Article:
Friday, May 18, 2018

Pivot or no pivot?

If you’re following me on Twitter (and everybody should), you would have seen me post this PBS NewsHour story, that includes a picture of newly minted U.S. Secretary of State Mike Pompeo eagerly — and I mean with apparently great enthusiasm — shaking hands with a grinning not-so-newly-minted North Korean leader Kim Jong-un.

And then you would have read my tweet essentially saying that it may sound crazy, but I think it’s possible that what we are witnessing here may actually be North Korea willing and trying to make a pivot away from China and toward the United States and South Korea. Which would be epic, legendary, the stuff that changes history (and may potentially win one or two leaders a deserved Nobel Peace Prize if it comes with a resolution to the Korean War and peace on the Korean Peninsula, which it probably would).

I added that the coming days may present a golden opportunity for the US, South Korea, and even Japan, but that I’m not so sure President Trump — who utterly lacks knowledge of Northeast Asia, including why North Korea does what it does — is up to the task, though I hoped maybe Pompeo is. If anyone would know how to tap into Kim Jong-un’s Western upbringing (he was educated in Switzerland) and his possible desire to be the Deng Xiaoping of North Korea and pull his country out of the morass so that they’ll love him instead of fear him, it would be Pompeo (as long as he came with a bag of goodies, a very big bag).

And I was all set to crank out that post, when this happened: North Korea canceled talks with South Korea and threatened to cancel the upcoming historic sit-down between Trump and Kim Jong-un.

There could be so many reasons behind this, from North Korea’s fears that they’ll end up like Libya’s leadership (deposed and executed), to merely it being a hardline negotiating position. I’m hoping for the latter, but in case it’s also the former, we need John Bolton to start shutting his mouth. Like starting in 2005.

I’m still holding out for the possibility that a pivot could happen. North Korea relies on China for so many things, but at the same time resents that. Kim Jong-un may be tired of North Korea being China’s “little brother,” while reaching out economically to South Korea, the United States, Japan, and possibly Taiwan could offer a better future. There are (as far as I’m aware) no Chinese military bases in North Korea to worry about, and Pyongyang is experienced at sealing off its border to the PRC and Russia, so it could be done. The trick is getting North Korea to see how it benefits them.

And managing a pivot is something Trump can do that Obama would have had trouble doing. Not because he’s an excellent negotiator (in fact, such a deal would require the U.S. giving a lot of things to the North) but because Republicans in Congress will let it slide if dealing with a murderous regime (i.e., the Democratic People’s Republic of Korea, aka North Korea) means dropping sanctions, holding your nose, and giving them money or allowing U.S. corporations and individuals to do business there, whereas they would have screamed bloody murder at Obama had he tried the same.

So here’s hoping we’re at that moment in history where everything is lined up just nicely for North Korea to drop its guard and embrace the West. But first, gag Bolton and tie him up in a closet and take away Trump’s Twitter phone.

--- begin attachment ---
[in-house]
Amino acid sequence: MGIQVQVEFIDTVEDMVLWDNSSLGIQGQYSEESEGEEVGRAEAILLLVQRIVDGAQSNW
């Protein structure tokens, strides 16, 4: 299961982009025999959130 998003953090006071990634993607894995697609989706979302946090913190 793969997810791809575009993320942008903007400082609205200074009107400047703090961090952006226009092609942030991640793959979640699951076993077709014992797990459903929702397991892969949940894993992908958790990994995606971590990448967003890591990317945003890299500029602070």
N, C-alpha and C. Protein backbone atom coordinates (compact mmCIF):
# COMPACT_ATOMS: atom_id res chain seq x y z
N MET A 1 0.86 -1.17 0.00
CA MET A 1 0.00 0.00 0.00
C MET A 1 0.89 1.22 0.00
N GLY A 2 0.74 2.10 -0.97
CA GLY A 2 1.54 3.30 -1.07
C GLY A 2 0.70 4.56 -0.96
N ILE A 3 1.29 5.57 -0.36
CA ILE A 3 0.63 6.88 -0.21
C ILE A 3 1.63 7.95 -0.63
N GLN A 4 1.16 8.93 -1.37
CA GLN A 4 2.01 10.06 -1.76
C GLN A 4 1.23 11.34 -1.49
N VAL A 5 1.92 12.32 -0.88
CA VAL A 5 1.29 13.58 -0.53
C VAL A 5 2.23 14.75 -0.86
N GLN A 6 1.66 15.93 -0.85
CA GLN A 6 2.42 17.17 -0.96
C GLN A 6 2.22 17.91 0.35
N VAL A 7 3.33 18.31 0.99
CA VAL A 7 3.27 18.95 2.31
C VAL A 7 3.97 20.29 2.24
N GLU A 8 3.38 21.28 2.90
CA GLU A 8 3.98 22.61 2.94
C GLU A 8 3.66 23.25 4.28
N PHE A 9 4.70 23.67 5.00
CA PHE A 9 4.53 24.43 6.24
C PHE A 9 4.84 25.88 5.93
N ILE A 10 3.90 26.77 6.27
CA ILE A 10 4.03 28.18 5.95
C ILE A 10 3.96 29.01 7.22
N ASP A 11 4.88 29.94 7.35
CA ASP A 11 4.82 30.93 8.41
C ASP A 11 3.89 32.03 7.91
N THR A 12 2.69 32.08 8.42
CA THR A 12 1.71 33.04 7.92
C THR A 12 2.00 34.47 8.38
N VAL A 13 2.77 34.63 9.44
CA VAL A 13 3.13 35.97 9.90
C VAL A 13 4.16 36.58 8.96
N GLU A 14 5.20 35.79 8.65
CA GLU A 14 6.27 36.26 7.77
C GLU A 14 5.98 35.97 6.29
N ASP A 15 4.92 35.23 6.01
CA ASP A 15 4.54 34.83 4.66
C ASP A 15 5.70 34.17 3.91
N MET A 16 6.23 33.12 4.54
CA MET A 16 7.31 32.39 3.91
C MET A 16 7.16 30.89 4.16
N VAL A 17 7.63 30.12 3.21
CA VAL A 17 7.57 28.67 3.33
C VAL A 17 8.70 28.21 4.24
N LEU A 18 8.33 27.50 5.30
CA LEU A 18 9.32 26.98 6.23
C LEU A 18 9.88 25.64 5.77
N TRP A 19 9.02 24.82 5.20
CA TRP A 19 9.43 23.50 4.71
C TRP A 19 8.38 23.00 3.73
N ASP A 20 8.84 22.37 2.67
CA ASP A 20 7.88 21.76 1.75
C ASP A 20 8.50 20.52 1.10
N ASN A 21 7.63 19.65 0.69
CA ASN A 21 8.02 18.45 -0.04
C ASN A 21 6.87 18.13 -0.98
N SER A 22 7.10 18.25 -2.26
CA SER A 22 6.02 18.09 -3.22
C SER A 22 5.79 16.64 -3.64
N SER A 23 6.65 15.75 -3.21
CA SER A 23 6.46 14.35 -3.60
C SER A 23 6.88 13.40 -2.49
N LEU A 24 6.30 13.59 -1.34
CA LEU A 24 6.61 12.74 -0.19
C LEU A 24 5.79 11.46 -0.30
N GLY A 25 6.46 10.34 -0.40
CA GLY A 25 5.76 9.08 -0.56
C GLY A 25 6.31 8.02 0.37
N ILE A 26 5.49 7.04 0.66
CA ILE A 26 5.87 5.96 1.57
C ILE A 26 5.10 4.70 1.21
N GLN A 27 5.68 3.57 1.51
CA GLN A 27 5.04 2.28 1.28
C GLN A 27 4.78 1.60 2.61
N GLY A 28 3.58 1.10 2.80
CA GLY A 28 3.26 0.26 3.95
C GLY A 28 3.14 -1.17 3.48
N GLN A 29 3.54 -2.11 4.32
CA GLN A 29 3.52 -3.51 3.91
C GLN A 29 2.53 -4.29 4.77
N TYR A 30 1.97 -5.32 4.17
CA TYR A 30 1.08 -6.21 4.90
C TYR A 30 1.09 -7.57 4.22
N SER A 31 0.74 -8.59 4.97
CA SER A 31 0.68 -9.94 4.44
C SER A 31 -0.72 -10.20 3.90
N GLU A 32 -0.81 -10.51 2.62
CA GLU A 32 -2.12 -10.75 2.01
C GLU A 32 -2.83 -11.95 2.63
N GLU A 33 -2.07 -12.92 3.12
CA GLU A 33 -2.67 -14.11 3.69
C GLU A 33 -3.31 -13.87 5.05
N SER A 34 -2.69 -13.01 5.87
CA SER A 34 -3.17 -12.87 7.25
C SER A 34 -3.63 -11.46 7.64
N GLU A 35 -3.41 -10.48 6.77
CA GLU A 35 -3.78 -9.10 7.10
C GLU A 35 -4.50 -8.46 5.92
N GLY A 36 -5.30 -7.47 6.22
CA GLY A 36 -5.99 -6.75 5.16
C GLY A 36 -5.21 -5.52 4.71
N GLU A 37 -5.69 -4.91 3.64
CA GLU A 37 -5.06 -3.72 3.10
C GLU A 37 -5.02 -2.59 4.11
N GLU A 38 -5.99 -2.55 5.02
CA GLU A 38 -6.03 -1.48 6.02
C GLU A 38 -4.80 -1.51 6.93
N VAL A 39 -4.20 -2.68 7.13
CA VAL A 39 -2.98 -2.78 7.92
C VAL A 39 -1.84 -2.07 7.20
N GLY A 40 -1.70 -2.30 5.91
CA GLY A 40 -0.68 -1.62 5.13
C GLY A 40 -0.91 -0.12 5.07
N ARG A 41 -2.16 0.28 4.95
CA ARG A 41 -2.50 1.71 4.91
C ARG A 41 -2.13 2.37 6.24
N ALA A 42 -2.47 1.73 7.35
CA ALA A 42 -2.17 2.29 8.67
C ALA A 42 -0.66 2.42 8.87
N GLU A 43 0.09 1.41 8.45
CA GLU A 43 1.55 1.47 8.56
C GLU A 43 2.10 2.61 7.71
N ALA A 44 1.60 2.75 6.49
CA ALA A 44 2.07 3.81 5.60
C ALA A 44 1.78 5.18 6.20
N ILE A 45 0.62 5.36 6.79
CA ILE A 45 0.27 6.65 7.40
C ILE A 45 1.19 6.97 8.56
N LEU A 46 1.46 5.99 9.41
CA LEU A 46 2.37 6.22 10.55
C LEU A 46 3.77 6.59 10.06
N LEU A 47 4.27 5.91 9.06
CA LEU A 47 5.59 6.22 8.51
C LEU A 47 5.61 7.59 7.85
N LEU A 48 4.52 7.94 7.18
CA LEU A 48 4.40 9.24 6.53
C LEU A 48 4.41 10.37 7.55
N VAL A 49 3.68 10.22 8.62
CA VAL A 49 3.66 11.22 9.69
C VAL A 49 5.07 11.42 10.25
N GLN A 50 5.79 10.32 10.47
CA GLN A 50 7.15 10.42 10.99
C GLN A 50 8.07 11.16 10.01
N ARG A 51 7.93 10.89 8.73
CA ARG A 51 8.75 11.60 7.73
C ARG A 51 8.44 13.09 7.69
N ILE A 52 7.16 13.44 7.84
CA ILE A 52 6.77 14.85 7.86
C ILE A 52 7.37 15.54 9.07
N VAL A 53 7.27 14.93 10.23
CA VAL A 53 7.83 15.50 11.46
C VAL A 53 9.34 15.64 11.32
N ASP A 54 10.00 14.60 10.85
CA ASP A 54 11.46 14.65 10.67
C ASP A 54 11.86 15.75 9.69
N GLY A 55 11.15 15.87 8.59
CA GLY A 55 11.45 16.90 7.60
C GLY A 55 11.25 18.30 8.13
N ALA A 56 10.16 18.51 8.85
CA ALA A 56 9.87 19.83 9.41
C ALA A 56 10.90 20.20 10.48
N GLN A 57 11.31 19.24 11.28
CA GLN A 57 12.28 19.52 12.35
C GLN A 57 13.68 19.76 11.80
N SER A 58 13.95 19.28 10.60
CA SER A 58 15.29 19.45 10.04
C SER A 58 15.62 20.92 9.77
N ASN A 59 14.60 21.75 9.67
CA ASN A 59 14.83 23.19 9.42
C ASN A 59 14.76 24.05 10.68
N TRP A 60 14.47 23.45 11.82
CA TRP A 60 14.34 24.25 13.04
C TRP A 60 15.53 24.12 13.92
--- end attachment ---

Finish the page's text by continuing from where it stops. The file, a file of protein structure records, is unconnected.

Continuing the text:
Tuesday, May 1, 2018

Beijing on board

US President Donald J. Trump asks, via Twitter (because where else?), where his groundbreaking summit with North Korean leader Kim Jong-un should take place, should it take place at all:

There are loads of places that would fit the criteria of neutrali-ish ground, accessible to someone who only wishes to travel by train (i.e., Kim Jong-un), and worthy of such a historic moment. Mongolia would be about as neutral as you can get and still be in the region. Vladivostok, which is not terribly far from the Russia-DPRK border, could be an interesting choice that would let Russia know they are not being left out.

Meanwhile, Japan is out, since that is probably just too far a boat ride from North Korea’s east coast. South Korea could play host, but they are too much of an American ally in the overall picture to be a neutral player, despite South Korean President Moon Jae-in’s adept diplomatic efforts to bring all sides together.

My vote is Beijing. Not just China, but the capital and symbol of PRC power. Sure, China is no neutral party, being in North Korea’s corner for decades, but one simple fact makes this the optimal choice: Barring some absolutely seismic shift where North Korea throws its hands up in the air and basically drops all its offensive positions, China must be an active and willing participant in whatever agreement results from all these meetings.

We name monumental agreements from historic sit-downs after the cities where they took place: the Yalta conference, the Kyoto Protocol, the Paris Agreement. Imagine, if you will, the Beijing Accord. Imagine denuclearization of North Korea and an opening up of DPRK’s economy to the United States, Japan, and South Korea, if not the rest of the world. There is no way Beijing would allow the Beijing Accord to be scuttled or fail. The Vladivostok Agreement, maybe. The Ulan Bator Treaty, perhaps. But never the Beijing Accord.

And as long as the yellow dust has passed, Beijing would be a lovely place to visit in late spring.

Monday, April 30, 2018

Peace in our time?

It is amazing how fast the promises are flying. I am a bit loath to say “how fast things are changing,” because the reality is that nothing has actually changed yet. But there is potential. North Korean leader Kim Jong-un is promising to denuclearize if he gets clear assurances from the United States that it won’t invade:
In a confidence-building gesture ahead of a proposed summit meeting with President Trump, a suddenly loquacious and conciliatory Mr. Kim also said he would invite experts and journalists from South Korea and the United States to watch the shutdown next month of his country’s only known underground nuclear test site.

In Washington, Trump officials spoke cautiously about the chances of reaching a deal and laid out a plan for the dismantling of the North’s nuclear program, perhaps over a two-year period.